A new book by Assistant Professor of Urban Planning Kian Goh explores the politics of urban climate change responses in different cities and the emergence of grassroots activism in resistance. “Form and Flow: The Spatial Politics of Urban Resilience and Climate Justice,” published today by MIT Press, traces the flow of ideas and influence in urban climate change plans in three key city centers — New York City; Jakarta, Indonesia; and Rotterdam, Netherlands. In the book, Goh analyzes major climate adaptation plans and projects such as Rebuild By Design in New York, the Giant Sea Wall masterplan in Jakarta and Rotterdam Climate Proof. Goh also discusses the rise of social movements and efforts among community organizations to reimagine their own futures in response to historical injustices and present-day challenges. Many groups of marginalized urban residents have pushed back against city plans and offered “counterplans” in protest against actions that they feel are unjust and exclusionary. Goh investigates how historically uneven development and global connections between cities have shaped the politics of climate urbanism, and her analysis provides insight on how to achieve a more just and resilient urban future. “Form and Flow” sheds light on the new wave of urban climate change interventions driven by environmental urgency, developmental pressures and global networks of expertise. Yale Professor Karen Seto called Goh’s book “a must-read for urban climate scholars and practitioners,” and Cambridge University Professor Matthew Gandy added that Goh’s “comparative global framework advances the field of political ecology in innovative directions.”


Black Lives Matter Pioneer Named 2021 Commencement Speaker Patrisse Cullors, co-founder of the global movement, is an author, educator and artist who has dedicated her life to racial justice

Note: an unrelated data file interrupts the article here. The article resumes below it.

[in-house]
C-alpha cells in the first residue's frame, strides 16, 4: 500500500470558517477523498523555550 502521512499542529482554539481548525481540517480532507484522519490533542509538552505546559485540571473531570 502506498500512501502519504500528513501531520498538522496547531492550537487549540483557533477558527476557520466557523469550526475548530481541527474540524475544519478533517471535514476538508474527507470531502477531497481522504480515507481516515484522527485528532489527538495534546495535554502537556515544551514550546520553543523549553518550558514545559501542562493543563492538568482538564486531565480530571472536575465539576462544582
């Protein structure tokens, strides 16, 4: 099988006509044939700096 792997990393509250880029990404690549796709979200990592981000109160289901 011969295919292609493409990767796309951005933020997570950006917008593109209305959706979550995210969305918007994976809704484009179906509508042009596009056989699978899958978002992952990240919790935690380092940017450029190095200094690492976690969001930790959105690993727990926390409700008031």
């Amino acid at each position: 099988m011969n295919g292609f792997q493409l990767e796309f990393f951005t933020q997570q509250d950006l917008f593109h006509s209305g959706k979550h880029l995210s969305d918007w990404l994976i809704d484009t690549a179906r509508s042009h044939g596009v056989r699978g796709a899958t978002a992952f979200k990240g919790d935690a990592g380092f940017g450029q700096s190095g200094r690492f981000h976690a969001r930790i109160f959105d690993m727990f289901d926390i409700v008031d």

By Zoe Day

Patrisse Cullors, co-founder of the Black Lives Matter movement, delivered a prerecorded address as part of the 2021 virtual commencement ceremony at the UCLA Luskin School of Public Affairs.

Cullors, an educator, artist and best-selling author who has been on the front lines of community organizing for 20 years, participated via on an online platform due to COVID-19 health concerns.

In 2013, the UCLA alumna created the #BlackLivesMatter hashtag on Twitter, which grew into an international movement for racial justice and reform. Last year, Time magazine named her one of the 100 most influential people in 2020.

“Patrisse Cullors is at the heart — and the foundation — of a movement for human rights, social change and genuine equality under the law,” UCLA Luskin Dean Gary Segura said in March when Cullors was announced as a speaker. “Her work and the work of those who follow is way past due.

“The time has long since come for our society to come to a reckoning regarding the violence and abuse we visit on Black Americans,” Segura said. 

As a teenager, Cullors became interested in activism and joined the Bus Riders Union, an advocacy group that fought for increased funding for bus systems in Los Angeles. She later started Dignity and Power Now, a coalition formed to shed light on brutality by sheriff’s deputies in county jails.

She has also led the JusticeLA and Reform L.A. Jails coalitions, helping them to win progressive ballot measures, fight against a $3.5 billion jail expansion plan in Los Angeles County, and implement the first Civilian Oversight Commission of the Los Angeles Sheriff’s Department.

Her activism has been informed by her studies of revolutionaries, critical theory and social movements around the world. She earned a bachelor’s degree in religion and philosophy from UCLA in 2012 and received her master’s in fine arts from USC.